Bulletin from the United STATES of America -- Donald Trump won the popular vote -- in 30 of the 50 United States of America.
Hillary Clinton won the popular vote in the remaining 20 states and the District of Columbia. Her wins are confined to the Northeast, West Coast, two upper Midwest states and two in the Southwest. That's it.
Look at the map. That's a lot of Red State real estate.
Winning the popular vote in each state is what grants a candidate the Electoral College votes assigned to that state. Yet the push this week is for the elimination of the Electoral College and going with the single national popular vote total.
Not a good idea.
First of all, to go that route, we would need a Constitutional amendment, since the Electoral College is written right into that document. Not an easy task, particularly considering that the Red States would have to go along with this idea, a change that would lose them much of their political clout.
Plus, the devil is in the details. For instance, if we're looking for a single national total, shouldn't all ballots across the country be the same, with the same list of candidates? That would require all candidates of whatever party or non-party to have equal ballot access, not just Democrats and Republicans. That fight would not be pretty.
Then there are issues like voter ID requirements, different state registration deadlines (same day registration or 30 days prior?), felon voting rights, etc., all of which would need to be standardized.
The complexities of basing the presidential winner on the national popular vote are simply overwhelming.
And then what do you do when the totals are questioned, as they are this week?
For instance, at this point, it looks like Clinton earned 63,314,580 votes to Trump's 62,655,171, a difference of 659,409, or one half of one percent of the total votes cast. In most states this would trigger an automatic recount. But how do you recount the entire election, nationally? Particularly when some states vote on paper ballots and other, usually more populated, states have hackable voting machines with no paper trail?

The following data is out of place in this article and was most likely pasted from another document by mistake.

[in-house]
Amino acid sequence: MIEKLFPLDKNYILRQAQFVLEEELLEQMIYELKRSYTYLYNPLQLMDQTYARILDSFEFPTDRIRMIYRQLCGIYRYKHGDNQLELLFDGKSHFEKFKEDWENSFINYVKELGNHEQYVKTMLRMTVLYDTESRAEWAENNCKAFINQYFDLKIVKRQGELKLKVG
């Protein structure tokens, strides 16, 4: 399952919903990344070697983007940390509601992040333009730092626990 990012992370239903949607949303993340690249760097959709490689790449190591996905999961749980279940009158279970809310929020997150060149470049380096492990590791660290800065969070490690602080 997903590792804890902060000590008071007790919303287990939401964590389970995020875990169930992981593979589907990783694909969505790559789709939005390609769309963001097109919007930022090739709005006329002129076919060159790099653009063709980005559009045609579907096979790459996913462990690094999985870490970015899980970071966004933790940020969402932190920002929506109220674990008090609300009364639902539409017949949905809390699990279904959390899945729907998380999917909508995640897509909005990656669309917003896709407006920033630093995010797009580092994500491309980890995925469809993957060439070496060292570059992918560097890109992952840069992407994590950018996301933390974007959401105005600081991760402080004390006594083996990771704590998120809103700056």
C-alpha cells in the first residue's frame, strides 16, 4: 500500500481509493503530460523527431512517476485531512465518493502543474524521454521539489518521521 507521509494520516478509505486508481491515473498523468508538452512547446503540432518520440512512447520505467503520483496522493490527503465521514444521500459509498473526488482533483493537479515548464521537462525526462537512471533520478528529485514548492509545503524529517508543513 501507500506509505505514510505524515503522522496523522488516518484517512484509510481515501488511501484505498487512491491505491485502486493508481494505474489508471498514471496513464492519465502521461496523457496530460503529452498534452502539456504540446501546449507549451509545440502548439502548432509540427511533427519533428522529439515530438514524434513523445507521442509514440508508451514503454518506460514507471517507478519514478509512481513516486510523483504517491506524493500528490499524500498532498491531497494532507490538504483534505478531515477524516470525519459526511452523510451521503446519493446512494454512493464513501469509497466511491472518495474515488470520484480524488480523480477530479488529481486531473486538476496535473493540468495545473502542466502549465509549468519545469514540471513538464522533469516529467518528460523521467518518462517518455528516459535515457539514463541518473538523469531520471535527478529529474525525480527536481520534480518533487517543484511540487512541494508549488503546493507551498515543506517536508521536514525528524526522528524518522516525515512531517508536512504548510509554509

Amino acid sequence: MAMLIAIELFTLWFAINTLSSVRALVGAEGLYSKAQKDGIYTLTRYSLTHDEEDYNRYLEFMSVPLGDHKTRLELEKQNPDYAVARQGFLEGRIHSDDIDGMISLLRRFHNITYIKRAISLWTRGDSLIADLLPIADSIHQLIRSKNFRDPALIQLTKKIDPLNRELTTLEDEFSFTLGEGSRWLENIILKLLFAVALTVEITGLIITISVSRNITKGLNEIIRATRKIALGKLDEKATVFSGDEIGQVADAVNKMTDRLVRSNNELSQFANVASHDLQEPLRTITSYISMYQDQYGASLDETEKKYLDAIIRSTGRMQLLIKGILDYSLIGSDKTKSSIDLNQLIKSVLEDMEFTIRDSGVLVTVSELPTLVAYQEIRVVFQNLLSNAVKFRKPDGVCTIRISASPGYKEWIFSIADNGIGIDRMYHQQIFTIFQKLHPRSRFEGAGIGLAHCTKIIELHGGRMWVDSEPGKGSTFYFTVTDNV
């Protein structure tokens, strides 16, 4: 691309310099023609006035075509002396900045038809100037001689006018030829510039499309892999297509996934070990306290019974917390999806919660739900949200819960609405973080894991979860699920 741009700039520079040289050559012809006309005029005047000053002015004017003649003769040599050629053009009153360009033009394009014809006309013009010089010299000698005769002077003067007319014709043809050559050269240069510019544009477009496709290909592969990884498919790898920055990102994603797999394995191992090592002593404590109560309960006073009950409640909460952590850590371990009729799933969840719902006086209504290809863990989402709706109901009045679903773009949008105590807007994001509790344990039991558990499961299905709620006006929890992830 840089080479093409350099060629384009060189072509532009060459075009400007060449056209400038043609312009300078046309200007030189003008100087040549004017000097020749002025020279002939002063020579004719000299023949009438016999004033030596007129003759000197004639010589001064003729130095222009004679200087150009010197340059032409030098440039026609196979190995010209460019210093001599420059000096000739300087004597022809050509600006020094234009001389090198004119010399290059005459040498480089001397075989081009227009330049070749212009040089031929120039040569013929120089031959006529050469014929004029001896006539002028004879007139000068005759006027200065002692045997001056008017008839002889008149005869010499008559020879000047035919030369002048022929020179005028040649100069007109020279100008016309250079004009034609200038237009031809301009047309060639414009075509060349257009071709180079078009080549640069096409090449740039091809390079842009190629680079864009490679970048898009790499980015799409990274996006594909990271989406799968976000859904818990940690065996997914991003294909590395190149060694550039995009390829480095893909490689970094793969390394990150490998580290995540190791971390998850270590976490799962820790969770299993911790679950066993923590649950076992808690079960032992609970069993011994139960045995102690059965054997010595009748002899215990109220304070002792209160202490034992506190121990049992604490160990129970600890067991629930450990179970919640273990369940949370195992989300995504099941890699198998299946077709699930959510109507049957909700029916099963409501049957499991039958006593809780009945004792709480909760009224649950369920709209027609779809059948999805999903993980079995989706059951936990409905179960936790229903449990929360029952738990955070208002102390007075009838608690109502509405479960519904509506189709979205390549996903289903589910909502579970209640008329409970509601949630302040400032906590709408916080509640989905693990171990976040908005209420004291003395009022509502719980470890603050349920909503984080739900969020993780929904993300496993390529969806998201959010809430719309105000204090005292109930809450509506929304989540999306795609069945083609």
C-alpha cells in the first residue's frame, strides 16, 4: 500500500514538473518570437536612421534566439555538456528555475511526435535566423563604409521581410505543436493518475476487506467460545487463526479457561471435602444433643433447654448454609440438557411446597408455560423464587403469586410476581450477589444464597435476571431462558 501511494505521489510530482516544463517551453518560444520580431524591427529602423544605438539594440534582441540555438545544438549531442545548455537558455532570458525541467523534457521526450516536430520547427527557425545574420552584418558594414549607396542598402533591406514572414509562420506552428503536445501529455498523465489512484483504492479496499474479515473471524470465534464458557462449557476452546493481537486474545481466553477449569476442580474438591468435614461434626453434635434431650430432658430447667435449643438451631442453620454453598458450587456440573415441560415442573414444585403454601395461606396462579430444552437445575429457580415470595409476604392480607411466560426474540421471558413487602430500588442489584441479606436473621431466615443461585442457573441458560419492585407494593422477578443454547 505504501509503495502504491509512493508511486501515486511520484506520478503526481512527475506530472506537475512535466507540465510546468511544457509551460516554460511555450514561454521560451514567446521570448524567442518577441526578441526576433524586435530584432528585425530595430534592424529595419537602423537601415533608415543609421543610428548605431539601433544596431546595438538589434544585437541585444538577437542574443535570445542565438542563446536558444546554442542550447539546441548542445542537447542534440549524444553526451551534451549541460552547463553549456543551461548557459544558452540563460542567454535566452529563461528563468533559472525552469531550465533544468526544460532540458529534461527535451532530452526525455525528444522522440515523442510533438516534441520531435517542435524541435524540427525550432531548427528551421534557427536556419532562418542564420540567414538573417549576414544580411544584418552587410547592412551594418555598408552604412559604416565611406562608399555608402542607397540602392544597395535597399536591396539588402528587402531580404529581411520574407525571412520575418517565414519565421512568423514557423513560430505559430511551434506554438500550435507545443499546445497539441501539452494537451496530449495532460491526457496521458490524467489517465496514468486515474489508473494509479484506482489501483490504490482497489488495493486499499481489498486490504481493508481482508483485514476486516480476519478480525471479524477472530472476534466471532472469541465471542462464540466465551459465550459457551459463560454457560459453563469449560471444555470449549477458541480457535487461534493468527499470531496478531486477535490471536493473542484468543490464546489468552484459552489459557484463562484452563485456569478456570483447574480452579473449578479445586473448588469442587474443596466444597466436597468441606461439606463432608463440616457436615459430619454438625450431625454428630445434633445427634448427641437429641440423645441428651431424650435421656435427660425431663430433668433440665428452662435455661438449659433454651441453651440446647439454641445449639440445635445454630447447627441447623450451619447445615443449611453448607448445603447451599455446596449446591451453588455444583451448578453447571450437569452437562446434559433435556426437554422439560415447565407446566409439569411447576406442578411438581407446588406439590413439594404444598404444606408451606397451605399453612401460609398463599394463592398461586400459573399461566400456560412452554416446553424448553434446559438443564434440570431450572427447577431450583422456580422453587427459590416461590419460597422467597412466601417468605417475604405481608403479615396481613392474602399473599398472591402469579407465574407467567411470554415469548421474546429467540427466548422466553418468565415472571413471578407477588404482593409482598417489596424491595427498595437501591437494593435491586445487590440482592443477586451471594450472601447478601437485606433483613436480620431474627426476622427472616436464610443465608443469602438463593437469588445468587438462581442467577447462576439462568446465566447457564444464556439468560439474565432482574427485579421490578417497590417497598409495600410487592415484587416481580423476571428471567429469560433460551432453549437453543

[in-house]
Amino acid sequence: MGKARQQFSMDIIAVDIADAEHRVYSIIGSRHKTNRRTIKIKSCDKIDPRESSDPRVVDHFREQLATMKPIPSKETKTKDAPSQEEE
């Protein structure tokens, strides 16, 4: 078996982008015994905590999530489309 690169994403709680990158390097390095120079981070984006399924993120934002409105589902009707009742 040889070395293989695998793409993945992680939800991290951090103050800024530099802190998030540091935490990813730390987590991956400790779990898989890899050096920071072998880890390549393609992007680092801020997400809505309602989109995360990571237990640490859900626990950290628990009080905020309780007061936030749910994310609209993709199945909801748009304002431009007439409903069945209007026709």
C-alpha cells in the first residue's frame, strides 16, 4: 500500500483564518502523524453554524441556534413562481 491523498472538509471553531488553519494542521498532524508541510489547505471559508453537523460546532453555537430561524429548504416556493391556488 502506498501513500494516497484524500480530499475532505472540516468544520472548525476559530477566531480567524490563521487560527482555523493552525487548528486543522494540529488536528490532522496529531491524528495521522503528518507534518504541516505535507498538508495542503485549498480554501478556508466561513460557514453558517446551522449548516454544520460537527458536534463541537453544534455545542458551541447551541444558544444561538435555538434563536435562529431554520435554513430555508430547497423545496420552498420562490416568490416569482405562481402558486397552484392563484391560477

But what concerns me most is that the idea of a national popular vote deliberately ignores the fact that we are the United STATES of America, a political structure which I think is rather clever, and certainly not outdated.
Our nation from the very beginning and remains today a collection of individual states, united at the federal level for a limited number of common purposes, defense and promotion of the general welfare among them. Election of a president by raw popular vote would eliminate any recognition of the existence of the 50 states as individual entities. It would be a denial of our basic political structure which has allowed for us to be such a diverse nation, yet one with a common uniting heritage.
Basic civics -- The US Senate is comprised of 100 senators, two from each state. The House of Representatives has 435 members, with each Congressional District by law representing roughly the same number of people. That gives California 53 members of Congress, while the six least populated states (North and South Dakota, Wyoming, Montana, Delaware, Vermont) each have one House member. Each state's Electoral College vote total is based on how many House members it sends to Washington, plus one for each Senator (two per state). Washington DC has been allotted 3 EC votes.
To recap: 435 House members, 100 U.S. Senators, 3 votes from DC, gives us a national total of 538 Electoral College votes. Half of that number (269) plus one is the magic number of 270 to win the presidency.
To reiterate -- even now, Electoral College votes are granted based on who won the popular vote in each state. Recounts in a given state are possible if irregularities warrant them.